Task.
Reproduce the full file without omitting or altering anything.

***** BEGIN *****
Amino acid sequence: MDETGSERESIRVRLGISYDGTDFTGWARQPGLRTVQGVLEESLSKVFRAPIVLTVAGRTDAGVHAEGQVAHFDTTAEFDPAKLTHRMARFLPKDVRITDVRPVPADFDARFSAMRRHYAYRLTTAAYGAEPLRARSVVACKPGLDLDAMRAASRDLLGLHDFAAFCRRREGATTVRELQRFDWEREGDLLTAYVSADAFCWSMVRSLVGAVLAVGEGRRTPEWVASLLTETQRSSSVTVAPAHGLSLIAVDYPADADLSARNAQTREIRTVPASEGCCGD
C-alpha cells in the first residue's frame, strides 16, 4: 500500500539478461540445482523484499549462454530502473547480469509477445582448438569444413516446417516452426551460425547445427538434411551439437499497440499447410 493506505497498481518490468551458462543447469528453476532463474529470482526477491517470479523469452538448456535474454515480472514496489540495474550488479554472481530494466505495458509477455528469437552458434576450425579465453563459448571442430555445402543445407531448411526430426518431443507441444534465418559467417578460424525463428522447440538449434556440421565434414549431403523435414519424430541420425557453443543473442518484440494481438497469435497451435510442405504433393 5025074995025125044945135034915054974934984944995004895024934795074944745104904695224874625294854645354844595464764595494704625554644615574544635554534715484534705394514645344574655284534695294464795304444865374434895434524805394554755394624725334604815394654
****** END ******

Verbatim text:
Amino acid sequence: MDETGSERESIRVRLGISYDGTDFTGWARQPGLRTVQGVLEESLSKVFRAPIVLTVAGRTDAGVHAEGQVAHFDTTAEFDPAKLTHRMARFLPKDVRITDVRPVPADFDARFSAMRRHYAYRLTTAAYGAEPLRARSVVACKPGLDLDAMRAASRDLLGLHDFAAFCRRREGATTVRELQRFDWEREGDLLTAYVSADAFCWSMVRSLVGAVLAVGEGRRTPEWVASLLTETQRSSSVTVAPAHGLSLIAVDYPADADLSARNAQTREIRTVPASEGCCGD
C-alpha cells in the first residue's frame, strides 16, 4: 500500500539478461540445482523484499549462454530502473547480469509477445582448438569444413516446417516452426551460425547445427538434411551439437499497440499447410 493506505497498481518490468551458462543447469528453476532463474529470482526477491517470479523469452538448456535474454515480472514496489540495474550488479554472481530494466505495458509477455528469437552458434576450425579465453563459448571442430555445402543445407531448411526430426518431443507441444534465418559467417578460424525463428522447440538449434556440421565434414549431403523435414519424430541420425557453443543473442518484440494481438497469435497451435510442405504433393 5025074995025125044945135034915054974934984944995004895024934795074944745104904695224874625294854645354844595464764595494704625554644615574544635554534715484534705394514645344574655284534695294464795304444865374434895434524805394554755394624725334604815394654